The broad goals of this project are to understand the computations that can be performed by a neural circuit. The vertebrate retina is chosen as a model system, because of our ability to achieve complete recordings of its output while stimulating with realistic patterns of light, as well as its intricate and well-characterized anatomy. The retina's representation of visual stimuli changes dramatically between the photoreceptors, which use a camera-like representation where each cell is a pixel, and the ganglion cells, which represent the image with a complex and highly overlapping basis set of visual features. We seek to characterize the manner in which visual scenes are represented by the complete population of retinal ganglion cells.
The Specific Aims are: 1) characterize the diversity and stereotypy of the visual features represented within the population of ganglion cells by performing functional classification;2) measure the correlation both within and among the parallel visual channels;3) formulate decoding strategies to perform visual discrimination using large populations of ganglion cells. Our functional classification will minimize the effects of subtle variations from one retinal preparation to the next by recording simultaneously from 200+ ganglion cells from a single retina and will use information theory to assess functional differences using a battery of visual stimuli including natural movies. Our characterization of the patterns of correlation among groups of ganglion cells will use new information-theoretic techniques, including the maximum entropy approach. Finally, our decoders will seek to make use of our models of correlation in large populations to improve the accuracy of visual discriminations.

Agency
National Institute of Health (NIH)
Institute
National Eye Institute (NEI)
Type
Research Project (R01)
Project #
5R01EY014196-08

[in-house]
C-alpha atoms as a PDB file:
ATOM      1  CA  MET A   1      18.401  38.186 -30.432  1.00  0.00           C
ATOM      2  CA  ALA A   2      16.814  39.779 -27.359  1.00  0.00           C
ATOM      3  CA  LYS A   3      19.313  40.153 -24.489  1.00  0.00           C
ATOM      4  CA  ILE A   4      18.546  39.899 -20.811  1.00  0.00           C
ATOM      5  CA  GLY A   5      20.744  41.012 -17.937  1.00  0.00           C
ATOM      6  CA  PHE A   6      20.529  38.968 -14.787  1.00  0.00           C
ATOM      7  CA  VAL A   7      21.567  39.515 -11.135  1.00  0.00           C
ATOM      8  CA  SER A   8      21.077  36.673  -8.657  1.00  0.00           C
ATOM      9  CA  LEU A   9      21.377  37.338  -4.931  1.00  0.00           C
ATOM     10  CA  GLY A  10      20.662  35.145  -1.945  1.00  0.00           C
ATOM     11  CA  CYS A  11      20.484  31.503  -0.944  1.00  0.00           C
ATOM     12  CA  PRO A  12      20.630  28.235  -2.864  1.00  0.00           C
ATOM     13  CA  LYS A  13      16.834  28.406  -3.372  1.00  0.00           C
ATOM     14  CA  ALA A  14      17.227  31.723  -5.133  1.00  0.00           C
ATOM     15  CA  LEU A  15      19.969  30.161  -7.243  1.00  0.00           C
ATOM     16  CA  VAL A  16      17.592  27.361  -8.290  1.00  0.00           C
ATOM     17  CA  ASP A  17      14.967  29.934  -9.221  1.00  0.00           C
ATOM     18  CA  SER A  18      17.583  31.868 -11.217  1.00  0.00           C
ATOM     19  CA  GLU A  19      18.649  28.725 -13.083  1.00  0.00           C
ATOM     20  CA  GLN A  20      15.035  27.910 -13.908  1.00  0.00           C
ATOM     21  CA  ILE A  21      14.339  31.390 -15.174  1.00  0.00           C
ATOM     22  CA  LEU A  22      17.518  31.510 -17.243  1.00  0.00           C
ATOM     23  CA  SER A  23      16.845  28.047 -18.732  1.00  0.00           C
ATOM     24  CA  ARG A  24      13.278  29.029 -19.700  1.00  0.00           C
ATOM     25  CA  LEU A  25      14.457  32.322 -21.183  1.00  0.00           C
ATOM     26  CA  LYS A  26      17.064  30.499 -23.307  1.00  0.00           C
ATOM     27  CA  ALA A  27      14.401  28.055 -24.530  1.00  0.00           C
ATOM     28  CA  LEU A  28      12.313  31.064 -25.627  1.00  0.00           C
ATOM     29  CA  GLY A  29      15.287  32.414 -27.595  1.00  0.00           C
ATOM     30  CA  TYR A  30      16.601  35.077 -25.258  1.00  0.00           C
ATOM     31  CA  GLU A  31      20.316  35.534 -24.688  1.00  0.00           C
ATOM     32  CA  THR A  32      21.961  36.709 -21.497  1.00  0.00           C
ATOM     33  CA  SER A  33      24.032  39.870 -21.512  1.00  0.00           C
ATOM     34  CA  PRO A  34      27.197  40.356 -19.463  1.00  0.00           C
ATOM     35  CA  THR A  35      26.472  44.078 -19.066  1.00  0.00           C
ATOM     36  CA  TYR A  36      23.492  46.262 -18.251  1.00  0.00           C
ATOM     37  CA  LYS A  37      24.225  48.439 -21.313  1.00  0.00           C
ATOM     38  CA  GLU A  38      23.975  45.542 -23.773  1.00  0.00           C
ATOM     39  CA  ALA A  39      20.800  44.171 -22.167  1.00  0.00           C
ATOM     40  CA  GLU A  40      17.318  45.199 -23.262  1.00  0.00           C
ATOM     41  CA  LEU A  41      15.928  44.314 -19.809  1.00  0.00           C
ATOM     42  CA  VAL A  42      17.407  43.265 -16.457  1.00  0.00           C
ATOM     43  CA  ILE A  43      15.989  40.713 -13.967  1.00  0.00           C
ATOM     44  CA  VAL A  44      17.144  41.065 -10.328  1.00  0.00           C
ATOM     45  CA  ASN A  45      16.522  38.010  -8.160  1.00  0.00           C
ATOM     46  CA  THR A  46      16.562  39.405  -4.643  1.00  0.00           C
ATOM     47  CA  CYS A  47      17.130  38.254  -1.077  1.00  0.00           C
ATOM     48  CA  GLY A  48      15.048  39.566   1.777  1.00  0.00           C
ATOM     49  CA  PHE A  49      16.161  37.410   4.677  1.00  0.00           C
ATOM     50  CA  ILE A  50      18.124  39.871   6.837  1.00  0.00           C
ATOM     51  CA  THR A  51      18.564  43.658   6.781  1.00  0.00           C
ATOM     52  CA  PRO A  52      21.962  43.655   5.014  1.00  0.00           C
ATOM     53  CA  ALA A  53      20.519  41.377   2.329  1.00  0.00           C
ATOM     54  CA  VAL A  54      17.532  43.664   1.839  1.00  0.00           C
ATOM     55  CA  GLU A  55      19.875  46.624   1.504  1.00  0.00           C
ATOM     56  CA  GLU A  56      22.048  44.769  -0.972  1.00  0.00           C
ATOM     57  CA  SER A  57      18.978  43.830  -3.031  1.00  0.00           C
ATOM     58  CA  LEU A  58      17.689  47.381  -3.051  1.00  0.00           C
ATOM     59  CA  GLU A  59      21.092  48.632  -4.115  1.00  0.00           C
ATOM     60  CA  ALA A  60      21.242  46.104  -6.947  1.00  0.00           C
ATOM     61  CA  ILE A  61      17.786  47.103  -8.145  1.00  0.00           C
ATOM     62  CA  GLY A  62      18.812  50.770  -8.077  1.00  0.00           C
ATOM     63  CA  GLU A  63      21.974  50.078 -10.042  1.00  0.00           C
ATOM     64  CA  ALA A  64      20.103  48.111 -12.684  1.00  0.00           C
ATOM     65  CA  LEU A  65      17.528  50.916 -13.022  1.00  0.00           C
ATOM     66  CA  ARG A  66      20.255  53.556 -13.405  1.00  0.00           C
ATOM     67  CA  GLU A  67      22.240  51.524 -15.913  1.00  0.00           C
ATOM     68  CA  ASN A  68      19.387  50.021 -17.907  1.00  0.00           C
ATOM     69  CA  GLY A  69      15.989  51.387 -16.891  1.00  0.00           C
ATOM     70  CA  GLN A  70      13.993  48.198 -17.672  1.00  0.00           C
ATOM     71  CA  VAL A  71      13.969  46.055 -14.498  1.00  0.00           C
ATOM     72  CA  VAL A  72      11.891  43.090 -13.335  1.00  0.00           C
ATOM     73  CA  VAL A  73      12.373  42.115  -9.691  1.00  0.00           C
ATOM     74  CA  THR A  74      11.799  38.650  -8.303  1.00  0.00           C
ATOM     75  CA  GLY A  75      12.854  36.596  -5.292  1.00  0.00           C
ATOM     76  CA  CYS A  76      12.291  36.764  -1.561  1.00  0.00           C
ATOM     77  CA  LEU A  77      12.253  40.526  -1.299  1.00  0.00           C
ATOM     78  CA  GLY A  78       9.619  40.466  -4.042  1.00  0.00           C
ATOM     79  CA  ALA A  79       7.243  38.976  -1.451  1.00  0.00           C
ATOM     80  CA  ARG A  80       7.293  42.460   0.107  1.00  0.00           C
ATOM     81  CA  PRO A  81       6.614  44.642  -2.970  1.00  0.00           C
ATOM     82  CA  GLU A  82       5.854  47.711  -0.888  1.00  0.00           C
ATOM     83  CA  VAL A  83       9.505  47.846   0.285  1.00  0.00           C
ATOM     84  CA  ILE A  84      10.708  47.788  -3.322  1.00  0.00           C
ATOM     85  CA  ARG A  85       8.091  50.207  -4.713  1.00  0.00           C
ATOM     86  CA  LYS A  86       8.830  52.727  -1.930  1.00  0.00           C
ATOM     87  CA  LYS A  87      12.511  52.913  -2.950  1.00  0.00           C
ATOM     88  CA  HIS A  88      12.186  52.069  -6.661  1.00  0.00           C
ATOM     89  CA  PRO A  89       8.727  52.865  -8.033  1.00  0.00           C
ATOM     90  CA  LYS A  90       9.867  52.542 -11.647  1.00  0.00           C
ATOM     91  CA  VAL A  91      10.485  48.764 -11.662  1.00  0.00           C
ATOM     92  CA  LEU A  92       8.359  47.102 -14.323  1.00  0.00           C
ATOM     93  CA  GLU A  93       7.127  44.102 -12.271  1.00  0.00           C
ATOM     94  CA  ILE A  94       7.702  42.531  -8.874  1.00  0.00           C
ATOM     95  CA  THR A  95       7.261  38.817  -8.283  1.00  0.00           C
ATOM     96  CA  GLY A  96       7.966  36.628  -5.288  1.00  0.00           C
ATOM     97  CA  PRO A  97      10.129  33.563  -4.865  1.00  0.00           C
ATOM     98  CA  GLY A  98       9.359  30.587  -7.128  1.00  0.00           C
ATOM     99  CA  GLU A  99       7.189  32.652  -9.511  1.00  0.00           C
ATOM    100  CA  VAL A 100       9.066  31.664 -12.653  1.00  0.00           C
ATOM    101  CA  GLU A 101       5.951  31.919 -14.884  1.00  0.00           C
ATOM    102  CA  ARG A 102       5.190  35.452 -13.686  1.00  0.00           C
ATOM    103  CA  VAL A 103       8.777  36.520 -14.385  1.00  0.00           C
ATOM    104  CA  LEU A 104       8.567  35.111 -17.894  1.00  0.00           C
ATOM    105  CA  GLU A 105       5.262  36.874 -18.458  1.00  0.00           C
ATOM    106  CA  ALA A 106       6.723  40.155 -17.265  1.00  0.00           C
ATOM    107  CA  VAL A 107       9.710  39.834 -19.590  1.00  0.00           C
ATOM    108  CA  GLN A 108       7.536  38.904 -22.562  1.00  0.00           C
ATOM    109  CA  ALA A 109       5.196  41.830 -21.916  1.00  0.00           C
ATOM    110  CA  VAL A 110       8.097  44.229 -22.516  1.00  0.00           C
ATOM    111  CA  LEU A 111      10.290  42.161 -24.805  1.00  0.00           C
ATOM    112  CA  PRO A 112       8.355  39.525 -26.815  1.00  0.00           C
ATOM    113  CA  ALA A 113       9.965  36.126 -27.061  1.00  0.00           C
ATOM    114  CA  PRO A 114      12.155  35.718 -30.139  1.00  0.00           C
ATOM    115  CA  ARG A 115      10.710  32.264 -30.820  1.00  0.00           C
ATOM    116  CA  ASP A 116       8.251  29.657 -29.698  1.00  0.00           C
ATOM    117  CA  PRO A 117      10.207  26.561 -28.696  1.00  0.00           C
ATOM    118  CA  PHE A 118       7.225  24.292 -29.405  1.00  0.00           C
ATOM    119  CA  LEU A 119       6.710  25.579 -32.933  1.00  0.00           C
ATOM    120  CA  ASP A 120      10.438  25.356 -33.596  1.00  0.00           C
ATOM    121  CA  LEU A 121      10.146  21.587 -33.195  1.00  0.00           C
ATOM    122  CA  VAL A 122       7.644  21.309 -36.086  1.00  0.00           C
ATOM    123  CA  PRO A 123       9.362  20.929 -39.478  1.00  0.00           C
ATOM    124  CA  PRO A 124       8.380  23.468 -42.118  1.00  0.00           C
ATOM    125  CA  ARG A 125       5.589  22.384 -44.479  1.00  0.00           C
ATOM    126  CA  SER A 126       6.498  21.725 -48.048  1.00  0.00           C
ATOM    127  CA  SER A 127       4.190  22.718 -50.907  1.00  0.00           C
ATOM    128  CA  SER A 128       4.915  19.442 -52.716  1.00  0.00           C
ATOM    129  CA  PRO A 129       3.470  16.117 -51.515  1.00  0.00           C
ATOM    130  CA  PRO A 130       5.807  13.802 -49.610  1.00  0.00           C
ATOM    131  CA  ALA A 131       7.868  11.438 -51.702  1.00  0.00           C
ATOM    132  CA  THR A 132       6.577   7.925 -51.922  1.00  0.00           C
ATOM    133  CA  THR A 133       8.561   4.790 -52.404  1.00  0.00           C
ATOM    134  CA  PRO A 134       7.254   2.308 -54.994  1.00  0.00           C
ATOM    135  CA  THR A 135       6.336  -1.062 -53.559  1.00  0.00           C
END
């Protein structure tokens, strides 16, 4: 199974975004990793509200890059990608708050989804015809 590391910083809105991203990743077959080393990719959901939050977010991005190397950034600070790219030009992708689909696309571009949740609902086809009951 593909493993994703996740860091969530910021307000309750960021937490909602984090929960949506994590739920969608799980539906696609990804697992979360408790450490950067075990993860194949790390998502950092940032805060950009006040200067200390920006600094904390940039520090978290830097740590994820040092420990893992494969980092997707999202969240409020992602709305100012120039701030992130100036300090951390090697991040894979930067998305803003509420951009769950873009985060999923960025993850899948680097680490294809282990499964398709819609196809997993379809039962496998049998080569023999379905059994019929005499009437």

Application #
8091248
Study Section
Biology and Diseases of the Posterior Eye Study Section (BDPE)
Program Officer
Greenwell, Thomas
Project Start
2002-09-30
Project End
2013-06-30
Budget Start
2011-07-01
Budget End
2013-06-30
Support Year
8
Fiscal Year
2011
Total Cost
$361,633
Indirect Cost
Name
Princeton University
Department
Biochemistry
Type
Schools of Arts and Sciences
DUNS #
002484665
City
Princeton
State
NJ
Country
United States
Zip Code
08544
Tka?ik, Gašper; Mora, Thierry; Marre, Olivier et al. (2015) Thermodynamics and signatures of criticality in a network of neurons. Proc Natl Acad Sci U S A 112:11508-13
Marre, Olivier; Botella-Soler, Vicente; Simmons, Kristina D et al. (2015) High Accuracy Decoding of Dynamical Motion from a Large Retinal Population. PLoS Comput Biol 11:e1004304
Palmer, Stephanie E; Marre, Olivier; Berry 2nd, Michael J et al. (2015) Predictive information in a sensory population. Proc Natl Acad Sci U S A 112:6908-13
Tka?ik, Gašper; Marre, Olivier; Amodei, Dario et al. (2014) Searching for collective behavior in a large network of sensory neurons. PLoS Comput Biol 10:e1003408
da Silveira, Rava Azeredo; Berry 2nd, Michael J (2014) High-fidelity coding with correlated neurons. PLoS Comput Biol 10:e1003970
Aljadeff, Johnatan; Segev, Ronen; Berry 2nd, Michael J et al. (2013) Spike triggered covariance in strongly correlated gaussian stimuli. PLoS Comput Biol 9:e1003206
Kaardal, Joel; Fitzgerald, Jeffrey D; Berry 2nd, Michael J et al. (2013) Identifying functional bases for multidimensional neural computations. Neural Comput 25:1870-90
Schwartz, Greg; Macke, Jakob; Amodei, Dario et al. (2012) Low error discrimination using a correlated population code. J Neurophysiol 108:1069-88
Marre, Olivier; Amodei, Dario; Deshmukh, Nikhil et al. (2012) Mapping a complete neural population in the retina. J Neurosci 32:14859-73
Vasquez, J C; Marre, O; Palacios, A G et al. (2012) Gibbs distribution analysis of temporal correlations structure in retina ganglion cells. J Physiol Paris 106:120-7

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